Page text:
Advanced age (Holland, Harris, Leibson, Pankratz, & Krichbaum, 2006) and number of comorbidities (Naylor et al., 1999, 2004) commonly are associated with risk for poor outcomes. Usually, these factors are documented and readily available in the medical record. However, other factors such as depression and self-rated health are not measured routinely in acute care. Study findings suggest that it may be important to add these variables to routine assessment. In addition, usually, it is noted whether a patient has a caregiver or not. But these findings and others suggest that further probing into their availability is important. Nearly forty percent of older adults discharged from the hospital reported unmet needs needed help from a caregiver within the first week (Mistiaen, Duijnhouwer, Wijkel, deBont, & Veeger, 1997).

The model is quite proficient (87.6% accurate) at predicting who should be referred but is suboptimal (65.2%) at classifying those who do not need a referral. Use of this model may run the risk of promoting over-referral and requires further study to assess quality and cost implications. The experts referred 183 additional patients than were referred in real life. Notably, in the 12-week outcome analysis, these patients were rehospitalized at a rate of 23% (Bowles et al., 2008). With a rehospitalization rate that high, it may be cost-effective to provide PAC services for more patients if those services result in decreased future costs. Several recent studies suggest the clinical and economic value of correctly identifying patients and assuring appropriate follow-up care (Naylor et al., 1994, 1999, 2004; Steeman et al., 2006). This remains an important area for future study.


Because of the following limitations, the model is preliminary and, although helpful at this stage, is not fully developed. This study was limited to subjects in Southeastern Pennsylvania. The types of medical conditions and treatments were limited and the sample was largely a high-risk group. In a more balanced sample, additional factors that affect the referral decision may be identified. In addition, the sample lacked representation of some characteristics in large enough frequency to explore combinations of factors fully. For example, only 3% of the sample was cognitively impaired. The study was limited also to the opinion of eight multidisciplinary experts.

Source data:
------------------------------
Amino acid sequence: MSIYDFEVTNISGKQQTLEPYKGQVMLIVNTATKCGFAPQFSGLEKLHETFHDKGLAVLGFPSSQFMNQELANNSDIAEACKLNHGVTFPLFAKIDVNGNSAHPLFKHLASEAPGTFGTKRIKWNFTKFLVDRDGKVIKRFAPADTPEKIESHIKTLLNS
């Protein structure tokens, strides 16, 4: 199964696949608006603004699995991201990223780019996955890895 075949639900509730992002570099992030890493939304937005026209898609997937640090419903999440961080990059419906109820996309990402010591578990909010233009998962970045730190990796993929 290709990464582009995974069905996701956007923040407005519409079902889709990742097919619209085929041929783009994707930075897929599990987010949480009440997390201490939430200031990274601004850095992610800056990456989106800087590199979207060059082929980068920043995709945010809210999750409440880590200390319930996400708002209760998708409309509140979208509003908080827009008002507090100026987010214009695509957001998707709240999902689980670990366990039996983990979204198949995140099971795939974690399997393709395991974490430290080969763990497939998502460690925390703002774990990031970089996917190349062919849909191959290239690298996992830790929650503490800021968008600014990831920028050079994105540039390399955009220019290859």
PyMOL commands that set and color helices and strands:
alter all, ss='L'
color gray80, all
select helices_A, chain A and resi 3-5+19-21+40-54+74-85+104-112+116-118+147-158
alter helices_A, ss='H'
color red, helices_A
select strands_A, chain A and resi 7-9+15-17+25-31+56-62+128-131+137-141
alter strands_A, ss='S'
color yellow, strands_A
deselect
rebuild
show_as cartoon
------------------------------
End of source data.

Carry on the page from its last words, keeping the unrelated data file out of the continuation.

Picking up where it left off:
Finally, the experts were instructed to make their referral decisions without regard for reimbursement or Medicare criteria such as being homebound, which may have increased their willingness to refer. This approach is supported in a report to Congress by MedPac (2005): “Providers should base their decision about where beneficiaries receive post-acute services on patient characteristics and resource needs, not on Medicare payments” (p. 105). These findings, if replicable and linked to improved outcomes, may have important policy implications.


This study suggests a preliminary model that can be used to identify hospitalized older adults in need of PAC services. It is currently being tested in three hospitals. From this data, the research team has developed models for the emergency department and with and without depression. By assuring the systematic collection of these six items, the multidisciplinary team is alerted to patients who may benefit from PAC services.

The experts identified many more patients for referral than were referred in practice. The experts had information from standardized, reliable research instruments; time; and ability to consider each other’s viewpoints while making their decisions in contrast to the hectic hospital environment. This study is a step in the direction toward better PAC referral decision making. Future studies will use a larger, more diverse sample to validate the model externally and increase the specificity; determine the impact on referral rates, workload, and outcomes; and examine factors related to site of care such as home care, nursing home, or rehabilitation.


This study was funded by the National Institute for Nursing Research (NINR) through grant NRO1-007674-02 (2001–2005). Data were used from three other NINR-funded studies: RO1-NR02095, 1989–1992; RO1-NR02095, 1992–1996; and RO1-NR04315, 1996–2000.


Sincere appreciation is expressed for the hard work and dedication shown by the experts who stayed with the study throughout all 4 years and went beyond the initial expectations to share their expertise. Without their active participation and perseverance, this study would not have been possible. Thank you also for the skillful assistance from RAs and nursing students Amy Baugh and Kimberlee Clark, who assisted with study operations and manuscript preparation.

Contributor Information

Kathryn H. Bowles, Associate Professor, School of Nursing, University of Pennsylvania, Philadelphia.

John H. Holmes, Assistant Professor of Medical Informatics in Epidemiology, Department of Biostatistics and Epidemiology, University of Pennsylvania, Philadelphia.

Sarah J. Ratcliffe, Assistant Professor of Biostatistics, Department of Biostatistics and Epidemiology, University of Pennsylvania, Philadelphia.

Matthew Liberatore, John F. Connelly Chair in Management and Professor, Department of Decision and Information Technologies, Department of Decision and Information Technologies, Villanova University, Philadelphia, Pennsylvania.

Robert Nydick, Professor and Department Chair, Department of Decision and Information Technologies, Department of Decision and Information Technologies, Villanova University, Philadelphia, Pennsylvania.

Mary D. Naylor, Marian S. Ware Professor in Gerontology, School of Nursing, University of Pennsylvania, Philadelphia.